Axioma offers a modern, multi-asset risk platform that provides top-down as well as bottom-up revaluation views of risk, but does not purport to be all things to all people, he says. Asset managers are turning away from systems that attempt to offer a full stack of asset management functionality, Lumb claims – such systems tend to be satisfactory at everything but excellent at nothing – and instead are opting for best-of-breed applications for each function in a modular format that they can plug into their infrastructure to suit their individual requirements. Cloud-hosted, web services-based applications with open APIs using open standard technologies facilitate this, he says.
A data and technology FRTB solution
The changes to market risk introduced by FRTB have also encouraged banks to look for modular functionality they can integrate with existing elements of their infrastructures. When the proposals for FRTB were first aired, observers suggested banks might use the opportunity for a wholesale replacement of their market risk infrastructure. “Some of that has come to fruition, but we have seen more banks wanting to leverage what is working well supporting their Basel 2.5 and other requirements – rather than ripping out and replacing their entire market risk systems,” says Andrew Aziz, global head of financial risk analytics at IHS Markit, recipient of the FRTB product of the year award.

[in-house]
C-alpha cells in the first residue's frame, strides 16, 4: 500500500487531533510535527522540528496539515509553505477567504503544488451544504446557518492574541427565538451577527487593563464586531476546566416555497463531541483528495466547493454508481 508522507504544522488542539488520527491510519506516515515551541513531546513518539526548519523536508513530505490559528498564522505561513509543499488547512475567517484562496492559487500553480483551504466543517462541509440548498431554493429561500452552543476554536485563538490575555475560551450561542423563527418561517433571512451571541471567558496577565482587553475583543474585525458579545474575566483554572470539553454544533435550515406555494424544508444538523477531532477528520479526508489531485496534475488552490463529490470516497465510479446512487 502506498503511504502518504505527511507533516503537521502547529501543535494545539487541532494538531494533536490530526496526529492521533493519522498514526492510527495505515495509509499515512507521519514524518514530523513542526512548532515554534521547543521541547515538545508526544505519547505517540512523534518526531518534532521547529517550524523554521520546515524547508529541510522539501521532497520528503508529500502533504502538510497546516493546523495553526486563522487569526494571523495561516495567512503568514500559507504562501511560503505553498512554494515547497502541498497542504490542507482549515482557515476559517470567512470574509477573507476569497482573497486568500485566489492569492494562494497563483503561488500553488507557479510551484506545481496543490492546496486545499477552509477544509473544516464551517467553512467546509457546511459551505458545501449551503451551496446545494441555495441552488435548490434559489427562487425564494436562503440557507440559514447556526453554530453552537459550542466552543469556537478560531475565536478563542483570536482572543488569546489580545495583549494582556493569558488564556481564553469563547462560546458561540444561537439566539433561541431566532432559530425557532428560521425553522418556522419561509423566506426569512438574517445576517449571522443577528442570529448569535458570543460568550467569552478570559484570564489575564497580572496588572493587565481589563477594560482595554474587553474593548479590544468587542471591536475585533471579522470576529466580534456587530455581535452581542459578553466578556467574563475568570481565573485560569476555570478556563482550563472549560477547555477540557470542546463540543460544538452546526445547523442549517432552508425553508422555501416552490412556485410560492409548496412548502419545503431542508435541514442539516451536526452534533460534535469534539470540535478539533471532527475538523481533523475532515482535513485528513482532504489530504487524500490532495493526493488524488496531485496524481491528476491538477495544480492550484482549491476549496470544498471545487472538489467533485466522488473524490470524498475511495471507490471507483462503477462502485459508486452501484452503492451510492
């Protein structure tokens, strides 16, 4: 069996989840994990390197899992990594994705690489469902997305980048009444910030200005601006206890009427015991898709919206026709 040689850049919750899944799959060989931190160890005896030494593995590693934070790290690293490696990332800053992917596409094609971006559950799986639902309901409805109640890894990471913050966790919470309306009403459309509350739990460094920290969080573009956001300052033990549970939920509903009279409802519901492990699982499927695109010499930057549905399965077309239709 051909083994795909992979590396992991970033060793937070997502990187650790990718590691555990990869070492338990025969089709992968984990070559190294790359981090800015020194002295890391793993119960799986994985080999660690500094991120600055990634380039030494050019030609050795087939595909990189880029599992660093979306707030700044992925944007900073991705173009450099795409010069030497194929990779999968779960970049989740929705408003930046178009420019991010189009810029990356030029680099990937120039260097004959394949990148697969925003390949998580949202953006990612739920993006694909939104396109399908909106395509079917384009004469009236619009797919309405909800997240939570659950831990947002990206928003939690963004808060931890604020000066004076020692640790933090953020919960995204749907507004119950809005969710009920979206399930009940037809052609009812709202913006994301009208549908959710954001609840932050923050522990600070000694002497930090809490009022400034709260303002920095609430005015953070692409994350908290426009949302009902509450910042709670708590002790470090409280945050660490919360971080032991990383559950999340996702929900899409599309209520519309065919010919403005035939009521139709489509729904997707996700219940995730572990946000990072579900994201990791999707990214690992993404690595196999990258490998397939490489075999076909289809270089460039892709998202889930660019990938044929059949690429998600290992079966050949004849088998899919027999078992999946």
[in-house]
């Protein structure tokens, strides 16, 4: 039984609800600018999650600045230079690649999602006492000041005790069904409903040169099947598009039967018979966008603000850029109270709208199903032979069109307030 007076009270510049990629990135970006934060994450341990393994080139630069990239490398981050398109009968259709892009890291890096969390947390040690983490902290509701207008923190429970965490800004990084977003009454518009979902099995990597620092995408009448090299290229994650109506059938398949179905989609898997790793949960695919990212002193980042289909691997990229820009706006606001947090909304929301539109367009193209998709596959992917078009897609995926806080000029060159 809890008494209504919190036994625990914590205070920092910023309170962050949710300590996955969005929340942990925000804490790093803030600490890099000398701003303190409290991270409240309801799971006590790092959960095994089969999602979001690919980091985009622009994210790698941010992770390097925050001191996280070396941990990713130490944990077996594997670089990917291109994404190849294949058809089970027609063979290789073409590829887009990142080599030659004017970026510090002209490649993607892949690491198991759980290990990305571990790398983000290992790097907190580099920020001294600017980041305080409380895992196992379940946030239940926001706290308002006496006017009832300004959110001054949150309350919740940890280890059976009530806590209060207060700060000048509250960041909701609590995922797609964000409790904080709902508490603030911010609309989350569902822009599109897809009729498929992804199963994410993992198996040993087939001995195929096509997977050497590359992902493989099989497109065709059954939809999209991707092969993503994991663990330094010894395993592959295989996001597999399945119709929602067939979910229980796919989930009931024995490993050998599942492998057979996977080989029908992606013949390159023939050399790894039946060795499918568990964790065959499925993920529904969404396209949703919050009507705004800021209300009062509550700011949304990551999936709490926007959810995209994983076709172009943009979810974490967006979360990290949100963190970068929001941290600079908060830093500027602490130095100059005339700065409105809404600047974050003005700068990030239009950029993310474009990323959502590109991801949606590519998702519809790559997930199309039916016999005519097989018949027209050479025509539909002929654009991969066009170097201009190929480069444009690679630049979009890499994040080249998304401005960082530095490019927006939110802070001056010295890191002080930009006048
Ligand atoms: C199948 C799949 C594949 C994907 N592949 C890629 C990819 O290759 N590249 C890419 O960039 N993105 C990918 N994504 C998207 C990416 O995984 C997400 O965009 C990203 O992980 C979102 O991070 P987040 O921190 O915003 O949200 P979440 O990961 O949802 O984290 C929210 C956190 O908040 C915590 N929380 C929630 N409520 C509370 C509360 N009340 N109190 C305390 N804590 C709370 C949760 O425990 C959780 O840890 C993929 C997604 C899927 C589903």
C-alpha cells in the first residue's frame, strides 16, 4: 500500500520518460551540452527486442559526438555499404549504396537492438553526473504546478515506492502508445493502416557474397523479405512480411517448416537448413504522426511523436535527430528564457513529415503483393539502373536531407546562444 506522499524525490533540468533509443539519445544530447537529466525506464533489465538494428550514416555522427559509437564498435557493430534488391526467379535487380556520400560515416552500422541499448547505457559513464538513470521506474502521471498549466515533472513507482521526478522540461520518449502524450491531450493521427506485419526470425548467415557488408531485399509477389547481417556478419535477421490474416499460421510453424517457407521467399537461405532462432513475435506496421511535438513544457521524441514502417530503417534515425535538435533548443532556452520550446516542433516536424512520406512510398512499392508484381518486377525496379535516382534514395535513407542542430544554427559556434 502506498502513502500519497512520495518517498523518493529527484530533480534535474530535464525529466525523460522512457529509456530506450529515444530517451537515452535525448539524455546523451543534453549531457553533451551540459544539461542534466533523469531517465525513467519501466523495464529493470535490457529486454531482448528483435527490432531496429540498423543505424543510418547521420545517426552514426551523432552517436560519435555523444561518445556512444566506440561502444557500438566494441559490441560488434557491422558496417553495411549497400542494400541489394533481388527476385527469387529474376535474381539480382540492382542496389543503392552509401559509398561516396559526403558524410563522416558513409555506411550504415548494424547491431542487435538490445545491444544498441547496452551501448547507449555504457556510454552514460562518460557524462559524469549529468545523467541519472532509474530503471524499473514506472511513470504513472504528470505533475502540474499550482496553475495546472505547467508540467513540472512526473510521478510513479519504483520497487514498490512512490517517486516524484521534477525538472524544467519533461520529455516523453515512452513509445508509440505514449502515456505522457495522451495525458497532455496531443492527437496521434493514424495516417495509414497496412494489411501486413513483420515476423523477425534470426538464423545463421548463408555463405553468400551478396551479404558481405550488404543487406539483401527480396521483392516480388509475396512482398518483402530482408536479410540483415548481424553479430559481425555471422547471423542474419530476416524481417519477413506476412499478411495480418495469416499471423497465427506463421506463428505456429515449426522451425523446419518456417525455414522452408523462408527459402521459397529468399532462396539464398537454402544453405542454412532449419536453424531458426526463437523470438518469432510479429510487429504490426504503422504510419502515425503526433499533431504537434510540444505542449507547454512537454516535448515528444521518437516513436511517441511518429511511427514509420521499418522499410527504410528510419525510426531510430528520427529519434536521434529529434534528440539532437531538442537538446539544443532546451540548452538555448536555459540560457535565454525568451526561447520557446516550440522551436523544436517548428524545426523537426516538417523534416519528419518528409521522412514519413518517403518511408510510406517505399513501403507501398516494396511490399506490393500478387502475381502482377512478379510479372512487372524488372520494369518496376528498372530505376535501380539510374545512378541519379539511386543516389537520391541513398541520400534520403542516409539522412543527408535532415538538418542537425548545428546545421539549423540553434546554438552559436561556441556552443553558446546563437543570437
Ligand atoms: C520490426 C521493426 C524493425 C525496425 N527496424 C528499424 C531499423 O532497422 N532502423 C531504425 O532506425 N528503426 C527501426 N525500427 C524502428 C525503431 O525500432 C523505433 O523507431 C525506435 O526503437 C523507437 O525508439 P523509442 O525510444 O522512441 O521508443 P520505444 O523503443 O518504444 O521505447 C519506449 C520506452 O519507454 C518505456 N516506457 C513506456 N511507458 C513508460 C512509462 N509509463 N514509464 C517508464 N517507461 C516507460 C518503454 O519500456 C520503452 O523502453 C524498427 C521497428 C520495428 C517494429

The financial risk analytics group at IHS Markit traditionally focused on applications for counterparty credit risk and various valuation adjustments – known as XVAs – so had little chance of competing in a system replacement market. “However, where we had an advantage is that FRTB, as distinct from previous regimes, focuses on modellable risk factors and the risk factor eligibility test,” says Aziz. “IHS Markit is fundamentally a data company that also has technology, so we were able to approach the market with a bundled data and technology solution, which gave us an entry point we otherwise wouldn’t have had.”